hospice  dying  palliative_care  conversations  books  end-of-life  overoptimism 
november 2013 by jerryking
Your say: Globe readers react to Quebec’s proposal on assisted suicide - The Globe and Mail
I am against assisted suicide because I don’t think I am the author of my life. I didn’t choose to come into this world – I wasn’t consulted – and I don’t believe I should choose to exit.
dying  end-of-life  suicide 
august 2013 by jerryking
You Are Going to Die -
January 20, 2013 |NYT |By TIM KREIDER
january 2013 by jerryking
Die the Way You Want To
January-February 2012 | Harvard Business Review |by Ellen Goodman.

Taking charge of your last days eases everyone’s burden.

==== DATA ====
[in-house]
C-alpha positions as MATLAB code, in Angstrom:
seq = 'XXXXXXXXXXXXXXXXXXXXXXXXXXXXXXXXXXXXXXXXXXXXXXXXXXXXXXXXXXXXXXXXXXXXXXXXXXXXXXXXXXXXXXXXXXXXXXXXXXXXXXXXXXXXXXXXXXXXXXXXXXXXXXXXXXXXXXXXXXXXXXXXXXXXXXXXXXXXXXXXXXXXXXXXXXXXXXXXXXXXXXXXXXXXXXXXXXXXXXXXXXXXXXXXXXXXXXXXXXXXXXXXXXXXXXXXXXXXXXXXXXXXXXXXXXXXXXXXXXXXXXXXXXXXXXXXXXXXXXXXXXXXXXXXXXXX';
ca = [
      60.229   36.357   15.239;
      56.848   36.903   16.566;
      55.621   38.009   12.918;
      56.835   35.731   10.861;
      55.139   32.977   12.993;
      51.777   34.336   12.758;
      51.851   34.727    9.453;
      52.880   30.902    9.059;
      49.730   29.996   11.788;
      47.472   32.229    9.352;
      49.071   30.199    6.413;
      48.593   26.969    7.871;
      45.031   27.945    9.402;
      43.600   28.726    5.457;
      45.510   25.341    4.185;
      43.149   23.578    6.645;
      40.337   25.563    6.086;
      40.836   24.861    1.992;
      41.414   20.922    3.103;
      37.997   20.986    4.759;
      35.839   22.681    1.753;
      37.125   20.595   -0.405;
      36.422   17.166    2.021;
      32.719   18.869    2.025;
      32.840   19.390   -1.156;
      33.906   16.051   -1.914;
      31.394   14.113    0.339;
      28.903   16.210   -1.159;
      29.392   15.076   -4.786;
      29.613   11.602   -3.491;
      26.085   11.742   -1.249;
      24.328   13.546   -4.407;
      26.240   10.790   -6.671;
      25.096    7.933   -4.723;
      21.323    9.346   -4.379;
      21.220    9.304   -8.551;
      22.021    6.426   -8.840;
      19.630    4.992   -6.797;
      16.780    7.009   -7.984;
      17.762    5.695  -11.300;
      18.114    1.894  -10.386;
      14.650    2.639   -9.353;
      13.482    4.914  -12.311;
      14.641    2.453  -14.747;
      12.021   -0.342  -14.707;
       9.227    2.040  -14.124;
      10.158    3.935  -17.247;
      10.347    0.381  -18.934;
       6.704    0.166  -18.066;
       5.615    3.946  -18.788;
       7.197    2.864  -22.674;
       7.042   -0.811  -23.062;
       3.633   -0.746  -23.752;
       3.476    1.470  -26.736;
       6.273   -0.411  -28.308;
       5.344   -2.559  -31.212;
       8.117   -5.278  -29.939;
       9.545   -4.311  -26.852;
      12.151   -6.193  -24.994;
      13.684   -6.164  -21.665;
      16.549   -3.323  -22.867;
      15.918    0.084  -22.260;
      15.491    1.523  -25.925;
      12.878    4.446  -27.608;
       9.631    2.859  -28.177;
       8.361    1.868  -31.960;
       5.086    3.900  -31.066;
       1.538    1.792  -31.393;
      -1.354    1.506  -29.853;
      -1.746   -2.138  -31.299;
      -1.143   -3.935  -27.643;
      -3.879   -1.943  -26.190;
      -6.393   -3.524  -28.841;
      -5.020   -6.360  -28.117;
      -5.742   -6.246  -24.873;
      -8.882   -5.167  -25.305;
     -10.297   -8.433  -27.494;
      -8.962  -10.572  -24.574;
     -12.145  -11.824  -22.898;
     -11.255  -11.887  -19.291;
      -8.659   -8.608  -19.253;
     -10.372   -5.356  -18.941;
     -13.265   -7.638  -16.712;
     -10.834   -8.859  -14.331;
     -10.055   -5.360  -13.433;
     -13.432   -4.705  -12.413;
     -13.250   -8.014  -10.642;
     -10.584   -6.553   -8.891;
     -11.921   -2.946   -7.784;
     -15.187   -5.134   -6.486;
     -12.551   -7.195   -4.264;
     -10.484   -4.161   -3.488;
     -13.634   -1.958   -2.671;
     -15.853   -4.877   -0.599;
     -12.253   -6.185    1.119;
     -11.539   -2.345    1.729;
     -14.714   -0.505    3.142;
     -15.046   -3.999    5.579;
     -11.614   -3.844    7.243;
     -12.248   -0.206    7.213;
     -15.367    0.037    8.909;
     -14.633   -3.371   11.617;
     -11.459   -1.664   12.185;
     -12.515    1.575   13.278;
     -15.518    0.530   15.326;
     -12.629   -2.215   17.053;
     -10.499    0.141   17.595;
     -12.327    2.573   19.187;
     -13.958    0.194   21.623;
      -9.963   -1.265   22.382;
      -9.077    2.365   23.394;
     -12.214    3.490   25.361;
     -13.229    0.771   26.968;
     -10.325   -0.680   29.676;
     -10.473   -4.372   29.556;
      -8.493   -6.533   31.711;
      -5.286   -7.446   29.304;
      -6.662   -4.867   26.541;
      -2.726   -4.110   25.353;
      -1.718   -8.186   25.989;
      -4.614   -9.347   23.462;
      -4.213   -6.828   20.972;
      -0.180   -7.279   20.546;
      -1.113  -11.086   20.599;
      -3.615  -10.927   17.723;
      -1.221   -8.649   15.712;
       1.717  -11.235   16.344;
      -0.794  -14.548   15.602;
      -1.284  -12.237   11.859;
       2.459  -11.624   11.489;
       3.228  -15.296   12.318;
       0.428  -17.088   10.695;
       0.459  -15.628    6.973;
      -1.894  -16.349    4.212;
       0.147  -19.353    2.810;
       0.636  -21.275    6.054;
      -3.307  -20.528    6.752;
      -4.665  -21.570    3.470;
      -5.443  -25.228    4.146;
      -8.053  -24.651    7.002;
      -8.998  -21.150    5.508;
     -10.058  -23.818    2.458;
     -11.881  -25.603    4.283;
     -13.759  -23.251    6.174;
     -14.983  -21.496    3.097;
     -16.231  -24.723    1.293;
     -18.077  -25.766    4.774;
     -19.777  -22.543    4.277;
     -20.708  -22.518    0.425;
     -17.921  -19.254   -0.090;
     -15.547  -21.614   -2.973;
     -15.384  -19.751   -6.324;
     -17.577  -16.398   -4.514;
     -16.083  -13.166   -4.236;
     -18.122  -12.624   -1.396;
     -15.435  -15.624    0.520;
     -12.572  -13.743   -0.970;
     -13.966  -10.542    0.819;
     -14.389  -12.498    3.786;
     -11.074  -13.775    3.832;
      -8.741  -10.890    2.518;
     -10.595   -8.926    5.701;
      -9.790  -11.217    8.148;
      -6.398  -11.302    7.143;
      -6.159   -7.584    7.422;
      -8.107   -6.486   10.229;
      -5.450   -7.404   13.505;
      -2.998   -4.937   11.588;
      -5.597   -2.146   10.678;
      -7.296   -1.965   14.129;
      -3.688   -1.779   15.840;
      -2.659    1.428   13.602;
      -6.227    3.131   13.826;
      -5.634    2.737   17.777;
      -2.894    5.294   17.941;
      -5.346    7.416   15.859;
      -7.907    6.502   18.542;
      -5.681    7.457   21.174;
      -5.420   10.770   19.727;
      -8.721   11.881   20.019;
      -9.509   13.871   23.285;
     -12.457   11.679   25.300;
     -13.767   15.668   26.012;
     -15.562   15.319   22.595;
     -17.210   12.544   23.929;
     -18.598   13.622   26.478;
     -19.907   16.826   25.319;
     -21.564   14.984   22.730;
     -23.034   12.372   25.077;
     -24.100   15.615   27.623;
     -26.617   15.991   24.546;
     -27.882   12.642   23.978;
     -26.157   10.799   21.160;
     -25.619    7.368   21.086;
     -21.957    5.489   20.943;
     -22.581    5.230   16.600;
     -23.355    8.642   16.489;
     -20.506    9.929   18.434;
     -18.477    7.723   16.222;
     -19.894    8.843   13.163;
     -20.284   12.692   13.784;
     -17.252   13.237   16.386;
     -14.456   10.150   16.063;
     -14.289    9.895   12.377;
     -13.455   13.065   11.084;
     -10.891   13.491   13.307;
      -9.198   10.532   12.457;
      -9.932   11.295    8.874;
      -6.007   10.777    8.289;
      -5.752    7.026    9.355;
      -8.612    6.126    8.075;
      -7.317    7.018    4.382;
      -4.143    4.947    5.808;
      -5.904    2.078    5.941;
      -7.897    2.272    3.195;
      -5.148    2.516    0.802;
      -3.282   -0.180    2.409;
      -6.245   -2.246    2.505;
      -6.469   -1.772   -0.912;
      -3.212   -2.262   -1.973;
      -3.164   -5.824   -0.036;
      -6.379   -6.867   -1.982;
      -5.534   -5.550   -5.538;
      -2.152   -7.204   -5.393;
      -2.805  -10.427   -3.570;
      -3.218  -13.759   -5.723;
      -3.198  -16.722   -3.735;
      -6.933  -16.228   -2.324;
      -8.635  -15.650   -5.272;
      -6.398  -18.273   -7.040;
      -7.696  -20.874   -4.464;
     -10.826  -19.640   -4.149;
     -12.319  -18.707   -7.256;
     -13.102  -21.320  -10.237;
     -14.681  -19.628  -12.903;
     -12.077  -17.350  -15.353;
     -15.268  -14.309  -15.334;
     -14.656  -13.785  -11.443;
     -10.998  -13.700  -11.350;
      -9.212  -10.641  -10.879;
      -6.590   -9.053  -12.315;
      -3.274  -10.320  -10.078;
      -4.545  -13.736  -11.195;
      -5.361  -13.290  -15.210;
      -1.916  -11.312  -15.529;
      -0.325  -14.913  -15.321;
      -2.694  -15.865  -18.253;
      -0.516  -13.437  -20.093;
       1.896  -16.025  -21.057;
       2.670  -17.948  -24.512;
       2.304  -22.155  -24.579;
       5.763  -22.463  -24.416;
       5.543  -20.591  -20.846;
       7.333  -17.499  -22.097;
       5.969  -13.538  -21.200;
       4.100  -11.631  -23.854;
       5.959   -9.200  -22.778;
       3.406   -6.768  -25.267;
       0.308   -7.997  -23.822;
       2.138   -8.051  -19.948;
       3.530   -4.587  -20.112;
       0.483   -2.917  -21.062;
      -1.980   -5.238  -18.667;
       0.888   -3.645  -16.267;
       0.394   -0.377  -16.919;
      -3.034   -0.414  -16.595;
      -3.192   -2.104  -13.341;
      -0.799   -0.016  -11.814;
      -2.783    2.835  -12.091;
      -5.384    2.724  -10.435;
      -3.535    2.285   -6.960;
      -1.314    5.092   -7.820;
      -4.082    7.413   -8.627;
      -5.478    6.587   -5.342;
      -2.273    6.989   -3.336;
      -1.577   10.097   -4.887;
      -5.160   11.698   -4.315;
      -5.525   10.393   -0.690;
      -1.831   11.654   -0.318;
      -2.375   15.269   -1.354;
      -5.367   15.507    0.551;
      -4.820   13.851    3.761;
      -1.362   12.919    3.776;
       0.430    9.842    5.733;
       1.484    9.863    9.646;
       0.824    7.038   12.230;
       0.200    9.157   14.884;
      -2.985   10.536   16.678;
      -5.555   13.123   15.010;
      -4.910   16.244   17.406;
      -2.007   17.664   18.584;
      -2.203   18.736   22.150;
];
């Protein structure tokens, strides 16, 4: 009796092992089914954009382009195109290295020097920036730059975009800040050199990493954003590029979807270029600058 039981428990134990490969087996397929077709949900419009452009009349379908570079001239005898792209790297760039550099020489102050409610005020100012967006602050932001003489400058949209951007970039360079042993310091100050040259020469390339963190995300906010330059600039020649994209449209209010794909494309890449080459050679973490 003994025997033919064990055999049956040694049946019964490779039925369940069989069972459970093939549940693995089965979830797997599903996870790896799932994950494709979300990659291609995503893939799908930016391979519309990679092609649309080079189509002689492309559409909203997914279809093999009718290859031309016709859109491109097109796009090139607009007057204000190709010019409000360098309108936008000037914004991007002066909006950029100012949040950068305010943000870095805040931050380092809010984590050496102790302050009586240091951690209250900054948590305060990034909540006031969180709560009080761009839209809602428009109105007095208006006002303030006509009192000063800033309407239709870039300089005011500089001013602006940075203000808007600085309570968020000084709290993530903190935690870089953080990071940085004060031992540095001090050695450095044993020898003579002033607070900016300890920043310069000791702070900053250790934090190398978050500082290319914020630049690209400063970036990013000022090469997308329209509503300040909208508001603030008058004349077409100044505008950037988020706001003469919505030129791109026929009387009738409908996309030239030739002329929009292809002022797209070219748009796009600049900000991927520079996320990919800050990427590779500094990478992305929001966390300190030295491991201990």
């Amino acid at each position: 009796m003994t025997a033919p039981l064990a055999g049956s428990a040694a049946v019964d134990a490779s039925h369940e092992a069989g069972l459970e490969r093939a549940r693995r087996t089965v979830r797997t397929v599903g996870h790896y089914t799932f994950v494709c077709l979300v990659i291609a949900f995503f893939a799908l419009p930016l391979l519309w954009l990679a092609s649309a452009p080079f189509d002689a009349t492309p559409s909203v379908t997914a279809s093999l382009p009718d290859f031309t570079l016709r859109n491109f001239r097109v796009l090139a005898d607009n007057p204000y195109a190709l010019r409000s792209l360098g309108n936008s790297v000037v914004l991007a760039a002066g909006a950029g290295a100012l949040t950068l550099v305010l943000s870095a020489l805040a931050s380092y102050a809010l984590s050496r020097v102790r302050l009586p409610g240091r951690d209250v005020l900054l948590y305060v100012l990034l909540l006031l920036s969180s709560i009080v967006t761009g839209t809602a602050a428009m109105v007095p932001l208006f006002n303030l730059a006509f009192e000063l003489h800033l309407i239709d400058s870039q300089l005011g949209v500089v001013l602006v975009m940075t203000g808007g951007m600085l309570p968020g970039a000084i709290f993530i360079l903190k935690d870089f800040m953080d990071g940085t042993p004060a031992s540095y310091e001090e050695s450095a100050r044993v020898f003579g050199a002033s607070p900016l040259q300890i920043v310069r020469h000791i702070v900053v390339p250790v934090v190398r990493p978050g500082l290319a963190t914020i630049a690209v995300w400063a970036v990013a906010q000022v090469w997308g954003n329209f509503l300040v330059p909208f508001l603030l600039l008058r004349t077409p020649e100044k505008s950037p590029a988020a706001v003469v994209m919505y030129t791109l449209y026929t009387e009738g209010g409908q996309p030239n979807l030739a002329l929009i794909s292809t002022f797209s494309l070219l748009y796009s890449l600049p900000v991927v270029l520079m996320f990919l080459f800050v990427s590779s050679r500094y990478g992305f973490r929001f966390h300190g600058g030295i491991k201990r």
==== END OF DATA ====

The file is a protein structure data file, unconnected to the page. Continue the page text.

dying  hospice  palliative_care  end-of-life 
may 2012 by jerryking
Healthy Reader
April 3, 2012 | WSJ | By LAURA LANDRO

Exit Strategies In his new book, "The Best Care Possible," Ira Byock, a professor at Dartmouth Medical School and an expert on palliative care, is nothing if not blunt: "Americans are scared to death of dying. And with good reason," he writes. "We make dying a lot harder than it has to be." This remarkable book, subtitled "A Physician's Quest to Transform Care Through the End of Life," begins by explaining why our current methods of caring for people with advanced illnesses are "dysfunctional" and "neglectful." (Among the biggest problems: Busy clinicians tend to give short shrift to communicating fully with patients, treating pain or coordinating tests and office visits.) Then, through a series of exchanges with patients and their families, Dr. Byock illustrates how the medical community and society can "make the best of what is often the very worst time of life." An absorbing read.